Stalking Awareness Month in North Carolina

Governor McCrory Declares January 2016 Stalking Awareness Month in North Carolina

  • Signed January 4, 2016
  • First Governor in the United States to Sign Proclamation
  • Commends Observance to all Citizens

Stalking Awareness Month in North Carolina

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The General Assembly recognizes that stalking includes, but is not limited to, a pattern of following, observing, or monitoring the victim, or committing violent or intimidating acts against the victim, regardless of the means

What is “Stalking” in North Carolina:

  • North Carolina General Statute 14-277.3A
  • Course of Conduct
  • Harasses or Harassment
  • Reasonable Person in Victim’s Circumstances
  • Substantial Emotional Distress

North Carolina Offense of Stalking 2016

Punishments for Stalking:

  • Class A1 Misdemeanor
  • Class F Felony for Defendant who commits the offense of stalking after having been previously convicted of a stalking offense
  • Class H Felony for Defendant who commits the offense of stalking when there is a court order in effect prohibiting the conduct described under this section by the defendant against the victim

Punishments for Stalking in North Carolina 2016

Legal Information:  Assault on a Female Charges 

Transcript for Hearing Impaired

Modified Transcript of “Stalking Awareness Month in North Carolina” for the Hearing Impaired:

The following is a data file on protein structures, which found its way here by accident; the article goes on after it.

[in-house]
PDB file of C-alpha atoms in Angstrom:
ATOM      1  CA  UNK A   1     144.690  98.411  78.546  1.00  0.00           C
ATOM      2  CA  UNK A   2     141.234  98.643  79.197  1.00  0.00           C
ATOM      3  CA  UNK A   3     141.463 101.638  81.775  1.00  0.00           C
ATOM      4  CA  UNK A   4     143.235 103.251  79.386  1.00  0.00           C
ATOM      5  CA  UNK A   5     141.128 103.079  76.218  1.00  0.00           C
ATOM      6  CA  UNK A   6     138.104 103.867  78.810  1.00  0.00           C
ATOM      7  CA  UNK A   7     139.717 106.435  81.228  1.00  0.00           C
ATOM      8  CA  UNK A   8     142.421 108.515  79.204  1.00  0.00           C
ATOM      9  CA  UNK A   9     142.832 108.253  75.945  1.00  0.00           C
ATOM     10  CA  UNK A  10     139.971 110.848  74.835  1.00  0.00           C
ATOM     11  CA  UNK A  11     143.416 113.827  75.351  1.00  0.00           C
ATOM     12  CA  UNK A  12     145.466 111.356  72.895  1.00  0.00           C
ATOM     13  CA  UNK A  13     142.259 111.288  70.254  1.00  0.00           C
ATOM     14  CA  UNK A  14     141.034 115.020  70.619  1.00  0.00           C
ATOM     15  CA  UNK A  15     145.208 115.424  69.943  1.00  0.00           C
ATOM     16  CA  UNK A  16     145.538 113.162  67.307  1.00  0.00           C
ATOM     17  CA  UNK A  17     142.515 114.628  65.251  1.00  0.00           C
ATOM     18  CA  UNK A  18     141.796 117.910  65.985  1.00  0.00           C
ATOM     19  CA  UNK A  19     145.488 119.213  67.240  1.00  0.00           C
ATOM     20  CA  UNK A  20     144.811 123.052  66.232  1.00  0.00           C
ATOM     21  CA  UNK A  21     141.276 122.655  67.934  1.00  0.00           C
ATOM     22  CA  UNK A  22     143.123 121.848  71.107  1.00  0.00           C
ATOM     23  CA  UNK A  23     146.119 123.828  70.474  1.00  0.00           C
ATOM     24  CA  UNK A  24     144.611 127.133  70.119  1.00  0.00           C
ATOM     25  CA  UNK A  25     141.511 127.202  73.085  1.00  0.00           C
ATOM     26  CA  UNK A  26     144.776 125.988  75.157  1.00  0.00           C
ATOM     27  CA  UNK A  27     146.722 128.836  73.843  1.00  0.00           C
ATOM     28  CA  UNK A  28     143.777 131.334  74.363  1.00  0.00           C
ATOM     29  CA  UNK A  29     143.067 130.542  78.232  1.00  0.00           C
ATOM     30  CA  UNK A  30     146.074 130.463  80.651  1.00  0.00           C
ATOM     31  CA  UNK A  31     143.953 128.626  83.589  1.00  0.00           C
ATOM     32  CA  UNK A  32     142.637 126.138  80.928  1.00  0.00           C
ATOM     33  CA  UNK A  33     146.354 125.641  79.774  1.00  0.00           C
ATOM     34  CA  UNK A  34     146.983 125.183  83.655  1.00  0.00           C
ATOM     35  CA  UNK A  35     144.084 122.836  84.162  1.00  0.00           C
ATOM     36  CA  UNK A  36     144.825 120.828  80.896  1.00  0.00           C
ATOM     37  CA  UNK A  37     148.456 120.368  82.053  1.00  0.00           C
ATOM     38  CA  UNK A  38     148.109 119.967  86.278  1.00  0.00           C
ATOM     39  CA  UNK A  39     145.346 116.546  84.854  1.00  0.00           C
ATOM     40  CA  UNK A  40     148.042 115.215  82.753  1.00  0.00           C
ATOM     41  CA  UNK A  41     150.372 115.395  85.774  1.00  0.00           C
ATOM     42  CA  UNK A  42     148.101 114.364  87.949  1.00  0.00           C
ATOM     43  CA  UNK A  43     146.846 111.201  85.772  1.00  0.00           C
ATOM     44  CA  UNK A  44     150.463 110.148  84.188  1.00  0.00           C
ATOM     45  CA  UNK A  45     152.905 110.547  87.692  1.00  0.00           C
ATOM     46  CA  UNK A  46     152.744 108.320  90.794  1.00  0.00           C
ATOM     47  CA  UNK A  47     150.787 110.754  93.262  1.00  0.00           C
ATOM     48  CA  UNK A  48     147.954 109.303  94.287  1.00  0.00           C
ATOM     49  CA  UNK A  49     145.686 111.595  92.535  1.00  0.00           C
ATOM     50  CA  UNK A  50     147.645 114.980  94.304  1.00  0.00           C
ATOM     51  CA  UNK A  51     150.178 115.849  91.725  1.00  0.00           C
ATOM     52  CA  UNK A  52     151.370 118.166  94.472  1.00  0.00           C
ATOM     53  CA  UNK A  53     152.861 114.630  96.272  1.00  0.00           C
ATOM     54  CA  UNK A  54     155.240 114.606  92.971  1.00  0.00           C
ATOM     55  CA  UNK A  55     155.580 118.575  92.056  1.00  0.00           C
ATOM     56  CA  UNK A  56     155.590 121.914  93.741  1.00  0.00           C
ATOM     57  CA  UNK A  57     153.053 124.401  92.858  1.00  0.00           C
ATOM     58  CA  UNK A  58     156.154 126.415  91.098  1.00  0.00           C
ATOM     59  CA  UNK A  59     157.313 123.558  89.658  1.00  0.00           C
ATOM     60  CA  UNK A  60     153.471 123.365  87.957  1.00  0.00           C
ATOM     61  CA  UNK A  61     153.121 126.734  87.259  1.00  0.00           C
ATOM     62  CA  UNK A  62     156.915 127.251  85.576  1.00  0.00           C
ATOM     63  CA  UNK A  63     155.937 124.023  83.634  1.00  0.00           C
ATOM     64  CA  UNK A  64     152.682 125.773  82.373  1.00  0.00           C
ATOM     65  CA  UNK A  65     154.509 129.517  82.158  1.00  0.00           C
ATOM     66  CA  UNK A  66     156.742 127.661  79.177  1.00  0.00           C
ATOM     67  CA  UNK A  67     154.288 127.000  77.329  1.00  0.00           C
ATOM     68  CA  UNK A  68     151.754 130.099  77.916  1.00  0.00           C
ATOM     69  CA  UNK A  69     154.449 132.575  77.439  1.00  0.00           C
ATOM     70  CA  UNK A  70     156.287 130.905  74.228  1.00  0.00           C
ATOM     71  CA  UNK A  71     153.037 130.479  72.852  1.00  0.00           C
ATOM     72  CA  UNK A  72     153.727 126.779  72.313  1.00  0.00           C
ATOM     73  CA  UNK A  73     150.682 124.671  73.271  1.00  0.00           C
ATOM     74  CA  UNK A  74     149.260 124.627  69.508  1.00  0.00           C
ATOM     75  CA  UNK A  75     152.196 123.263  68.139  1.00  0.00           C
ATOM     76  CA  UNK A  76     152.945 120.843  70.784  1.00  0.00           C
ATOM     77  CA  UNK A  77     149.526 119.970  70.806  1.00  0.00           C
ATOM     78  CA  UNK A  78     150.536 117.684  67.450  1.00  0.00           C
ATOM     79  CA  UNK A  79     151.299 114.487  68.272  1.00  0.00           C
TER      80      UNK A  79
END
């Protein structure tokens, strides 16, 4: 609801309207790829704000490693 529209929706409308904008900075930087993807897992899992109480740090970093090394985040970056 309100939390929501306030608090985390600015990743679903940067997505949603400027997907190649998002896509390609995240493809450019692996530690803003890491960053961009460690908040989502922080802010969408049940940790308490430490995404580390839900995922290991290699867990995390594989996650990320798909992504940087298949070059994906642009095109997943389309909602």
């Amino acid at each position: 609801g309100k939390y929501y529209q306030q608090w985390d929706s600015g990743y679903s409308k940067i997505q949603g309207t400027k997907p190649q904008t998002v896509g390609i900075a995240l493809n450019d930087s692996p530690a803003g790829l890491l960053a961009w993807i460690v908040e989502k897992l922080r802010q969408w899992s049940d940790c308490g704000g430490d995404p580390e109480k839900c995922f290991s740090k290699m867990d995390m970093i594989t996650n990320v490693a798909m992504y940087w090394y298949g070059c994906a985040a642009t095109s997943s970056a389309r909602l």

Governor McCrory:  There’s an issue that’s been around for a long time, that we’re going to bring out to public light, and that issue is stalking. It’s an issue that we don’t talk about enough, but it is one that impacts people of all ages and all backgrounds. Seven and a half million people are victims of stalking every year in the United States. A majority of these victims are stalked by someone that they actually know. About half of all the victims of stalking indicated that they were stalked before the age of 25, with 14% of female victims and 16% of male victims experiencing stalking between the early ages of 11 and 17. Data also shows that many victims of murders or domestic violence were also victims of previous stalking. These figures are tremendously eye opening, and I’m proud of what we have done to address this issue of stalking right here in North Carolina. In fact, last year, working with Secretary Perry, we expanded the Cyber Stalking statute to include using a GPS device to track or determine the position or movement of another person. It’s using new technology to help us with an old problem. We’ve also fought for an secured $1.6 million in the budget for what we call Hero Grants, to promote hiring veterans to utilize technology and data analysis to locate and rescue children at risk of exploitation, another serious issue too often connected with stalking. While we have made great progress, we know that we need to continue working together, in our communities, and on the state level, to raise awareness and combat this serious crime. I’m sure law enforcement can tell us also that methods used by stalkers are constantly changing with new technology, and using new technology to help stalk people also. We need to be innovative to keep pace with technology that is often used against both young men and women, and boys and girls. That’s why I’m proud here to sign today a proclamation declaring January as stalking awareness month in North Carolina. We are proud to be part of a national effort to raise awareness of this issue. By doing so, we hope to prevent crimes from happening, rather than respond to them. Make people aware of this, so they’ll have the courage to let law enforcement and their parents and friends know that they’re being stalked, that they’re not the only ones, and they’re in this with other people who want to help them. Finally, this day would not be possible without the advocacy of several individuals. But there’s one individual that I’d like to recognize, and that’s Noor Sandhu. Noor, it’s been great getting to know you. She is an advocate, because she has personally had this issue impact her. It takes the courage of a young person to step up and talk to not only her peers, but her mom, and even her grandmother, to say this is possibly happening. How can we make sure this doesn’t happen to other individuals? Today we’d like to recognize and thank everyone on the front lines who are addressing this crime and raising awareness, and also remember all the victims of stalking, as well as domestic violence, which is a very serious issue, and other types of related crime. Together, we can make a difference by first letting people know that this is a serious issue, that they’re not alone, and that there is help for them. That’s what we’re doing today. So on behalf of the state of North Carolina, it is my honor to sign an official proclamation of Stalking Awareness Month.

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